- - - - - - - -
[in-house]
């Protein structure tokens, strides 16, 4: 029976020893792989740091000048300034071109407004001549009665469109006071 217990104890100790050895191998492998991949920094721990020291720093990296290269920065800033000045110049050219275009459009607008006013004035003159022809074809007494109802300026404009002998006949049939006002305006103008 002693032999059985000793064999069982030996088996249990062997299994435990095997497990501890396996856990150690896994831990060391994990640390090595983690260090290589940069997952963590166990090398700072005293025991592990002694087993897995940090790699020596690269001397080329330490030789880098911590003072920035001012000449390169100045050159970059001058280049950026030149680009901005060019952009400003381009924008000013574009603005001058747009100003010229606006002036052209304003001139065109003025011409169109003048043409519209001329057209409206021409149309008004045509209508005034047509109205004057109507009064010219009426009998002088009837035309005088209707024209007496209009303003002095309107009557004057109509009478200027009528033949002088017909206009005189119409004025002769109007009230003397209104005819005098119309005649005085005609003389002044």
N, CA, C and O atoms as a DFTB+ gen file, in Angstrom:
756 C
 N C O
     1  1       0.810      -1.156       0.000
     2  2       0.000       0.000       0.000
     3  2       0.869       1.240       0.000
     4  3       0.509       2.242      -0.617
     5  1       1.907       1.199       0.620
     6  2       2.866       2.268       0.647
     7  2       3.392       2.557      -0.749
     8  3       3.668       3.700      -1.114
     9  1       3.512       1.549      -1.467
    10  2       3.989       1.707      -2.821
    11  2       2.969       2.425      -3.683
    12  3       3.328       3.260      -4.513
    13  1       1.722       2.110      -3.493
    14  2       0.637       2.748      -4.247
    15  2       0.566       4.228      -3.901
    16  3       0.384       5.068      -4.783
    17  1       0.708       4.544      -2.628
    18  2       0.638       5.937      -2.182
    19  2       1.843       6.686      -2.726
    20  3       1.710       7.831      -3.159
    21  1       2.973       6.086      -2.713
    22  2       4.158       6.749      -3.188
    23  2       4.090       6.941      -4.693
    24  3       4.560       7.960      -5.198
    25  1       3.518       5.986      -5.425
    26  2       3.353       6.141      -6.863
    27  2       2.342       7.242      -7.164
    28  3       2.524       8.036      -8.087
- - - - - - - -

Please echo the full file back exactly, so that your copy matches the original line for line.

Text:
[in-house]
């Protein structure tokens, strides 16, 4: 029976020893792989740091000048300034071109407004001549009665469109006071 217990104890100790050895191998492998991949920094721990020291720093990296290269920065800033000045110049050219275009459009607008006013004035003159022809074809007494109802300026404009002998006949049939006002305006103008 002693032999059985000793064999069982030996088996249990062997299994435990095997497990501890396996856990150690896994831990060391994990640390090595983690260090290589940069997952963590166990090398700072005293025991592990002694087993897995940090790699020596690269001397080329330490030789880098911590003072920035001012000449390169100045050159970059001058280049950026030149680009901005060019952009400003381009924008000013574009603005001058747009100003010229606006002036052209304003001139065109003025011409169109003048043409519209001329057209409206021409149309008004045509209508005034047509109205004057109507009064010219009426009998002088009837035309005088209707024209007496209009303003002095309107009557004057109509009478200027009528033949002088017909206009005189119409004025002769109007009230003397209104005819005098119309005649005085005609003389002044």
N, CA, C and O atoms as a DFTB+ gen file, in Angstrom:
756 C
 N C O
     1  1       0.810      -1.156       0.000
     2  2       0.000       0.000       0.000
     3  2       0.869       1.240       0.000
     4  3       0.509       2.242      -0.617
     5  1       1.907       1.199       0.620
     6  2       2.866       2.268       0.647
     7  2       3.392       2.557      -0.749
     8  3       3.668       3.700      -1.114
     9  1       3.512       1.549      -1.467
    10  2       3.989       1.707      -2.821
    11  2       2.969       2.425      -3.683
    12  3       3.328       3.260      -4.513
    13  1       1.722       2.110      -3.493
    14  2       0.637       2.748      -4.247
    15  2       0.566       4.228      -3.901
    16  3       0.384       5.068      -4.783
    17  1       0.708       4.544      -2.628
    18  2       0.638       5.937      -2.182
    19  2       1.843       6.686      -2.726
    20  3       1.710       7.831      -3.159
    21  1       2.973       6.086      -2.713
    22  2       4.158       6.749      -3.188
    23  2       4.090       6.941      -4.693
    24  3       4.560       7.960      -5.198
    25  1       3.518       5.986      -5.425
    26  2       3.353       6.141      -6.863
    27  2       2.342       7.242      -7.164
    28  3       2.524       8.036      -8.087